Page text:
Another Record-Breaking Family Reunion at 24HHH
10/14/13 - The 24 Hours of Horseshoe Hell (24HHH) in the Ozark Mountains of Arkansas fulfilled its reputation as a wildly fun yet intense climbing competition for the eighth year in a row. On Friday, September 27, at 10 a.m., 280 excited climbers prepared to start the event, ready to forgo all sleep and climb until they dropped.
Designed to test stamina and strategy, the competition challenges climbers to finish as many pitches as possible on the sandstone cliffs at Horseshoe Canyon Ranch in a 24-hour span. Paired into teams, climbers gain points with each clean lead of a route.
This year's participants took the competition to another level, with 102 climbers reaching 100 or more pitches in 24 hours. Five climbers were able to do 200 or more routes!
Dick Dower, a climber in his mid-60s who has participated in 24HHH from the start, attests that climbing 100 routes was not a common achievement in the early years of the competition, but is a benchmark that has evolved with time.
“Almost everybody you talk to [wants to reach 100 routes], but it didn’t used to be that way," he said. "Last year was the first year everyone really figured it out."
Dower said that reaching 100 routes is no longer as difficult because the staff has been able to add more routes to the ranch. The new routes provided more options and less crowding, leading to explosive record breaking.
Wayne Hartlerode, a climber from Arkansas, won the men’s competition by completing 246 pitches, climbing 1.83 vertical miles over the course of 24 hours. Daniel Schuerch took second place for the men’s competition, accomplishing 216 routes.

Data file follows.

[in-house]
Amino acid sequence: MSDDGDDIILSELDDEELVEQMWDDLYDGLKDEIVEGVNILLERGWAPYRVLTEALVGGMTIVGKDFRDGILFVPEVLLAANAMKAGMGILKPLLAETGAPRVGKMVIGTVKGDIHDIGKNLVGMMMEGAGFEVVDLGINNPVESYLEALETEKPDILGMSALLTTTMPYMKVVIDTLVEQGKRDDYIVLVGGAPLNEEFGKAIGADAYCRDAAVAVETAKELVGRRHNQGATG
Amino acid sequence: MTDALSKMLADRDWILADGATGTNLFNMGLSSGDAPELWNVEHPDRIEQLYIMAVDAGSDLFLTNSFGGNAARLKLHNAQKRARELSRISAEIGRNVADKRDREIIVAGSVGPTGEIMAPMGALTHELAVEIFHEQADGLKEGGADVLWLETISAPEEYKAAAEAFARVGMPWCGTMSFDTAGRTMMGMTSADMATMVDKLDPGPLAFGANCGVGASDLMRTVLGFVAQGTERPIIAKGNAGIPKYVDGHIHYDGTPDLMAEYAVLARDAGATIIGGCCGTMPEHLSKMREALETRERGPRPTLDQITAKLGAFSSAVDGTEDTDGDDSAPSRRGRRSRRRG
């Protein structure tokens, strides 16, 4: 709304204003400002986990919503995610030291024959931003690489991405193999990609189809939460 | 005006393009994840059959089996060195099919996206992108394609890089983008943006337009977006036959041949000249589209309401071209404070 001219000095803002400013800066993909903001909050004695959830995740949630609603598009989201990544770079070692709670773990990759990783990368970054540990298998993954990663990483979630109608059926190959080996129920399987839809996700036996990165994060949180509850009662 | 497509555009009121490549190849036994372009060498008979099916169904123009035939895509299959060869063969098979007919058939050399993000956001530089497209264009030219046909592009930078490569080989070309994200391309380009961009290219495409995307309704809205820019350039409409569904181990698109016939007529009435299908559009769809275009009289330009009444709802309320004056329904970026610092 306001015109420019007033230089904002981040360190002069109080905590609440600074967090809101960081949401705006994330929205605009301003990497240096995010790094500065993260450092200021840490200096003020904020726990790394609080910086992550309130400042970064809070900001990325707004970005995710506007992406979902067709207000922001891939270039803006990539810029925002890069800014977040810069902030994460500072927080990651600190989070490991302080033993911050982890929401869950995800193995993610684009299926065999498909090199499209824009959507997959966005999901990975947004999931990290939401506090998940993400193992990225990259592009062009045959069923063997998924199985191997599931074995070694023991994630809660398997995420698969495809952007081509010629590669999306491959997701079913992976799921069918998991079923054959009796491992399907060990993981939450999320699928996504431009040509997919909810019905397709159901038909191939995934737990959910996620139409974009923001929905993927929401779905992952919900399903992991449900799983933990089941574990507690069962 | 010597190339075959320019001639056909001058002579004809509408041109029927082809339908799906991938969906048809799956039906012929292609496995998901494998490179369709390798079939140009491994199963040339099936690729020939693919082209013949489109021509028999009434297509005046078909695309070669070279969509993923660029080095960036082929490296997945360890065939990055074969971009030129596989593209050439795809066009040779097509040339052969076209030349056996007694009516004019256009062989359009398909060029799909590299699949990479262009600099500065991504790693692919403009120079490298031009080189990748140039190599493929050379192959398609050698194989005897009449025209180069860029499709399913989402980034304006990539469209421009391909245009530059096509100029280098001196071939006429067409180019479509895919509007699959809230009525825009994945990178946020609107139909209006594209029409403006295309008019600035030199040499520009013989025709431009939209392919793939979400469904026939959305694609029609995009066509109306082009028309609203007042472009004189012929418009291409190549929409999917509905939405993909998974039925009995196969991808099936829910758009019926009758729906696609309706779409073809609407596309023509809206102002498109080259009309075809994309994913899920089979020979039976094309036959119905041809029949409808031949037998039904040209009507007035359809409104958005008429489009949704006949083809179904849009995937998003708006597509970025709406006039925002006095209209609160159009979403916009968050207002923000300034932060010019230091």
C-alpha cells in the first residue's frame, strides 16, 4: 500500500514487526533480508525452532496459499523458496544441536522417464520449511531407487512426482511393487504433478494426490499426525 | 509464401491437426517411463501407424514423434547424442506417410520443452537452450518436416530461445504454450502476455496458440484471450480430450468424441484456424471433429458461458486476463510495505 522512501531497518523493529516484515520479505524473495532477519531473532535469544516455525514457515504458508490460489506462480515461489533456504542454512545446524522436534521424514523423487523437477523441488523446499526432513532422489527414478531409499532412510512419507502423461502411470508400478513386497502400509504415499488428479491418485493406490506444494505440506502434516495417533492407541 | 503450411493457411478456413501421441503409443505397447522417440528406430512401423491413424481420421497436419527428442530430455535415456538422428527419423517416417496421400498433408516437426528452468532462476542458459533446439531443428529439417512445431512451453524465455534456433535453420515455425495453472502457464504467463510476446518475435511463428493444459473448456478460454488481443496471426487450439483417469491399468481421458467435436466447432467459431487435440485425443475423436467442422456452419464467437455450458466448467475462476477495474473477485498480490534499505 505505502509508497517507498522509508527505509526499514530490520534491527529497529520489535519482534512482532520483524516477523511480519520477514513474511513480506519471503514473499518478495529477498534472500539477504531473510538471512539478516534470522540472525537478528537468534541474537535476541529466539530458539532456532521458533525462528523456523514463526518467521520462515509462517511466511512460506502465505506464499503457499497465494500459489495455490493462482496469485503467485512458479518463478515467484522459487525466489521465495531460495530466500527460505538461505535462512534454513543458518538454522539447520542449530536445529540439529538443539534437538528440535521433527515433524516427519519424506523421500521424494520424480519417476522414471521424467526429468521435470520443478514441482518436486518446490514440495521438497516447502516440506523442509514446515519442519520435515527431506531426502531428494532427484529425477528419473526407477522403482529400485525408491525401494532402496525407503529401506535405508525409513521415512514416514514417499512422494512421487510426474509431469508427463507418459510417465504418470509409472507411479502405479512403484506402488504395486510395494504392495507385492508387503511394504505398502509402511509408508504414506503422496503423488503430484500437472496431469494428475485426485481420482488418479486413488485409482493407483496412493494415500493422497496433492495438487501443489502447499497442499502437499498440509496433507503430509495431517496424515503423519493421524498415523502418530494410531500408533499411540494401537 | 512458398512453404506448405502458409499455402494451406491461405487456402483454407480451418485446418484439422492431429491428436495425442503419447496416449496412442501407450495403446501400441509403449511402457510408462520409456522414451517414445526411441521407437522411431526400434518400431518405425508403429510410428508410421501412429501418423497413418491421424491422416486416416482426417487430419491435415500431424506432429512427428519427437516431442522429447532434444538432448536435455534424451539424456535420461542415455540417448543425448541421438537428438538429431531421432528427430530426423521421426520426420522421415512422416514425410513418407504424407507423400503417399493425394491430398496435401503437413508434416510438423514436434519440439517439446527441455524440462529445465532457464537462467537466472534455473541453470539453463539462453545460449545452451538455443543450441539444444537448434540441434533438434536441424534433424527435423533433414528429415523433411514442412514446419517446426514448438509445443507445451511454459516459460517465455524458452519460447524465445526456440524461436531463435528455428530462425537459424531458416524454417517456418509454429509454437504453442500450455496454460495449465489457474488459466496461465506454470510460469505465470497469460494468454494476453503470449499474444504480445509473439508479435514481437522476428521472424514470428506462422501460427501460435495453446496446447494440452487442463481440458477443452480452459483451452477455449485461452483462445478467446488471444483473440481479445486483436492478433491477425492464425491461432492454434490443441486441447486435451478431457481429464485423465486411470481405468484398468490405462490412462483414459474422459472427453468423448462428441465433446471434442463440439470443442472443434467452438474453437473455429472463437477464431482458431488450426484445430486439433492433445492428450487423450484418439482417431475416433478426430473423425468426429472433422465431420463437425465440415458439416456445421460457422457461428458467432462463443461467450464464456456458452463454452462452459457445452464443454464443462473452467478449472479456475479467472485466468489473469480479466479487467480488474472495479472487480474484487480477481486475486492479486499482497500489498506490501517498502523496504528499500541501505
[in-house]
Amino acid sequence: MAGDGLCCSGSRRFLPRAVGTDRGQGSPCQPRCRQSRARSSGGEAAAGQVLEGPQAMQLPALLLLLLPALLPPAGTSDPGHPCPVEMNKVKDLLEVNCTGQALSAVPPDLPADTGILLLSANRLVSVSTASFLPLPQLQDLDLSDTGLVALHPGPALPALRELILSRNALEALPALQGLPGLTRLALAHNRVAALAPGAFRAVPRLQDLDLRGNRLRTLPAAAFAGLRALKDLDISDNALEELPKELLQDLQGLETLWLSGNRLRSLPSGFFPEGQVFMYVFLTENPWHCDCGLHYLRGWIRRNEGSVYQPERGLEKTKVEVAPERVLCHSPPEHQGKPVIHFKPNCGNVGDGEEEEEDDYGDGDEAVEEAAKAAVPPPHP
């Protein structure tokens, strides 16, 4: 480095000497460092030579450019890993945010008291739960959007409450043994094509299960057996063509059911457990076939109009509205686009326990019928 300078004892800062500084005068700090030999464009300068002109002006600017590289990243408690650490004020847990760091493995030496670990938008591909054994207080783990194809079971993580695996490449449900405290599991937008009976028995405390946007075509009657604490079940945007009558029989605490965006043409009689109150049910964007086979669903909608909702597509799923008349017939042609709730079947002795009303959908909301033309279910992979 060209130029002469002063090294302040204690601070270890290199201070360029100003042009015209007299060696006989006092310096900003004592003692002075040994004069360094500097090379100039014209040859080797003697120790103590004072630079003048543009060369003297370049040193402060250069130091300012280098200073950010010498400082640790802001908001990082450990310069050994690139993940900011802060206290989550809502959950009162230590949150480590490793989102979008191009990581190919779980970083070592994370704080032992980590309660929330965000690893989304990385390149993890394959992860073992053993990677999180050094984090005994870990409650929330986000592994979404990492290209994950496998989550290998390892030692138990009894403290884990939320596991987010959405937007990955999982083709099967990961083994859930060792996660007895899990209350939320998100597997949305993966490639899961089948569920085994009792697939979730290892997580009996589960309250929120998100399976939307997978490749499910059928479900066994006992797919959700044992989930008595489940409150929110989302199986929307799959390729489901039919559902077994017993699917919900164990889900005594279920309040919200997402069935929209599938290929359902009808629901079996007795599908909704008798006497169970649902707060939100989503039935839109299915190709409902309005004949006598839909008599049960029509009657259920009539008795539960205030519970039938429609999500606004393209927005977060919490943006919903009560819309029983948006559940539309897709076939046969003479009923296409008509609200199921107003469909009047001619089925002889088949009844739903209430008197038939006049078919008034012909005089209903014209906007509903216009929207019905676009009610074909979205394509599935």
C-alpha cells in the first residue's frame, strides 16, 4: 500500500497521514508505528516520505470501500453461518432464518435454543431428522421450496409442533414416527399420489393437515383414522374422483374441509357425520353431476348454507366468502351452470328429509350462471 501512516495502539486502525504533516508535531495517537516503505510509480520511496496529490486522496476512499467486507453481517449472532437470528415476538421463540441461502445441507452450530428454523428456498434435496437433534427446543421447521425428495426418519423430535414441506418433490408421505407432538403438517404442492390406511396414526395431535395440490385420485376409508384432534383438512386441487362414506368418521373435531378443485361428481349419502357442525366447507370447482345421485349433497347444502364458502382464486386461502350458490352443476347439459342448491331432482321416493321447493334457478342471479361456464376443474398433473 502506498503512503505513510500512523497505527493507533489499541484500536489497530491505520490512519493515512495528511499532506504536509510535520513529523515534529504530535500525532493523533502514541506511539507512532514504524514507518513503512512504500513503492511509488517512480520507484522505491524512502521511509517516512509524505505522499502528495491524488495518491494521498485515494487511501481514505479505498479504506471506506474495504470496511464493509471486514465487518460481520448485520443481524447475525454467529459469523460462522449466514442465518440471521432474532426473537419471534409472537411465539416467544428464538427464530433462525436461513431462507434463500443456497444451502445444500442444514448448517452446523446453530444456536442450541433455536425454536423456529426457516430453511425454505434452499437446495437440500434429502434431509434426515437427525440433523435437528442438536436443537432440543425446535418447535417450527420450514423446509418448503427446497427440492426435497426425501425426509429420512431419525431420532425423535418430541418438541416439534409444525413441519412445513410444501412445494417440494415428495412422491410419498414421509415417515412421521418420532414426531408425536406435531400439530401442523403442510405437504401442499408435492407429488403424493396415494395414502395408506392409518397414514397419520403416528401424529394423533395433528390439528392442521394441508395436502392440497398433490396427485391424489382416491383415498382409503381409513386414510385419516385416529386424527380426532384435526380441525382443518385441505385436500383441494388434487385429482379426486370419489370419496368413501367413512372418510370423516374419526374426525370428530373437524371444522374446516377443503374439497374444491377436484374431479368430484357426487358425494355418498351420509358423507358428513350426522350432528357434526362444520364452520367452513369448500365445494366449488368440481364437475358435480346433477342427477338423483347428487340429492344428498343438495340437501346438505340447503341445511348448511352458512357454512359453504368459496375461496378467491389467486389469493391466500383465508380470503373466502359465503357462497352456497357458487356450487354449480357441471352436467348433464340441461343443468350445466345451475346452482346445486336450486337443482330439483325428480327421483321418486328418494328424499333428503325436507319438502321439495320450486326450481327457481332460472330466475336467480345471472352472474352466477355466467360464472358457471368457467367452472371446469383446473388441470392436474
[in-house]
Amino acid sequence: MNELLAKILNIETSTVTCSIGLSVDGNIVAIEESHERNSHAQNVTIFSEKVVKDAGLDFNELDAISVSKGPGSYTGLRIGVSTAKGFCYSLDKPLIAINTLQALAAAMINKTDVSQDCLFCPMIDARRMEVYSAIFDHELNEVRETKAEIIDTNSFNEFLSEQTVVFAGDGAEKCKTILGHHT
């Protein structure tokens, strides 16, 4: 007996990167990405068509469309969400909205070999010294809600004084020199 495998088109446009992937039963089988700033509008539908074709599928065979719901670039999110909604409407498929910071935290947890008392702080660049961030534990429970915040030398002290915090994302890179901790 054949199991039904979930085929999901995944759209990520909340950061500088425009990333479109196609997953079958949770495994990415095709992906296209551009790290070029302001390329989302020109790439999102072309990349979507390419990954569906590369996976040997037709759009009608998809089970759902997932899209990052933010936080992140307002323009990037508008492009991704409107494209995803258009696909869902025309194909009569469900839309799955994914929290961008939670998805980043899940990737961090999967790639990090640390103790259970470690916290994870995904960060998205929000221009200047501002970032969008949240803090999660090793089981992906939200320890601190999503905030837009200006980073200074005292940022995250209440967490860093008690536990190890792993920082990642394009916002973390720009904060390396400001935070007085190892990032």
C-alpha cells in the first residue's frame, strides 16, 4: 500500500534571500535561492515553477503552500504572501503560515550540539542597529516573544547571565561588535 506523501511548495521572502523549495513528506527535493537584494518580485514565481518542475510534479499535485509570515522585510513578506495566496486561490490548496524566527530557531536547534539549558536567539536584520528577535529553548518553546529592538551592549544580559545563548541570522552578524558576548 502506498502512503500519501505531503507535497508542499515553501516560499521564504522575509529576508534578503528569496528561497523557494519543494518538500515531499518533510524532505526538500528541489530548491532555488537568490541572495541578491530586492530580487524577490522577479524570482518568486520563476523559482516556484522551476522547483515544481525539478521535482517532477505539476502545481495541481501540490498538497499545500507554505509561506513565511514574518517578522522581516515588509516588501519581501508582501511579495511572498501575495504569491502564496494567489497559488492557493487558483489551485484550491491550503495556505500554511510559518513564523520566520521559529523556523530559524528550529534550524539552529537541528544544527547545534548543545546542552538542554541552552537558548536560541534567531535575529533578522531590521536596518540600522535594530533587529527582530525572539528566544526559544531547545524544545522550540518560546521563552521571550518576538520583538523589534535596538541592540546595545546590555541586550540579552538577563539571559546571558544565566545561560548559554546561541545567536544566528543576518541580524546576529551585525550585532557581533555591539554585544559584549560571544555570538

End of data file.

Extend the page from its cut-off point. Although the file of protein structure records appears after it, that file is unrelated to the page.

Well-known climber and alpinist Kate Rutherford won the women’s competition, climbing 124 routes. Bobbi Bensman, no stranger to competitions, took second place at 112 routes.
While 24HHH tests climbers on an individual basis, the competition equally honors team accomplishments. Powerhouse team “BDEEZ NUTS,” comprised of Chris Thomas and Hayden Kennedy, climbed a total of 402 routes. As a team, they climbed an astounding 3.21 vertical miles.
Over the years, 24HHH has seen all levels of climbing, from professionals to newbies. The wide range of grades available at the ranch, from 5.4 to 5.12d, makes the competition even more accessible.
Dower attributes the massive success of the competition to the unique atmosphere fostered by 24HHH.
“It’s kind of interesting how the big-name athletes like to come, because unlike the venue [at] a world cup, where everyone is focused on them, here they’re climbing with everyone else. People get to think about climbing next to Honnold and Caldwell—it's interesting to have them climbing a 5.13 and you’re next to them doing a 5.9,” said Dower.
According to Dower, strategy for success at the competition boils down to weather, food, order of routes, and perhaps most of all, keen awareness of lines of climbers.
“The main challenge is hoping your strategy is right and avoiding lines," he said. "Everyone gets nervous about who is going where first. Knowing where to be at the right time [is key].”
While for the most part 24HHH is all fun and games, Bryan Schillig, a climber who won the trad category with 94 routes, described tougher parts of the competition.
“Climbing 75-foot routes throughout the wee hours of the night was brutal," he said. "The routes never seemed to end… I felt like I was in a climbing episode of The Twilight Zone.”
Schillig listed some other hardships of the competition, including leaving or losing gear, but considered the loss part of the expense of climbing trad for 24HHH.
Regardless of a few hellish moments, the promise of a healthy competition and a one-of-a-kind community keeps climbers coming back. Andy Chasteen, creator of the event, said, "It’s a four- to five-day family reunion each year. Everyone new to the event is automatically added to the family.”
With registration for this year's 24HHH filling in less than four minutes, the event obviously has become an annual holiday tradition for many climbers. The registration for next year's event is not yet open, but stay posted for next year's competition on the 24HHH website.
“I have always had a great experience every year I have done this competition,” said Schillig. “The first year I thought: Can I climb for 24 hours straight? Each year I’ve upped the ante. Can I climb 100 sport? Can I climb 100 trad? Eventually it might be: Can I climb every route in the ranch (around 420)? What is the limit? You never know until you try.”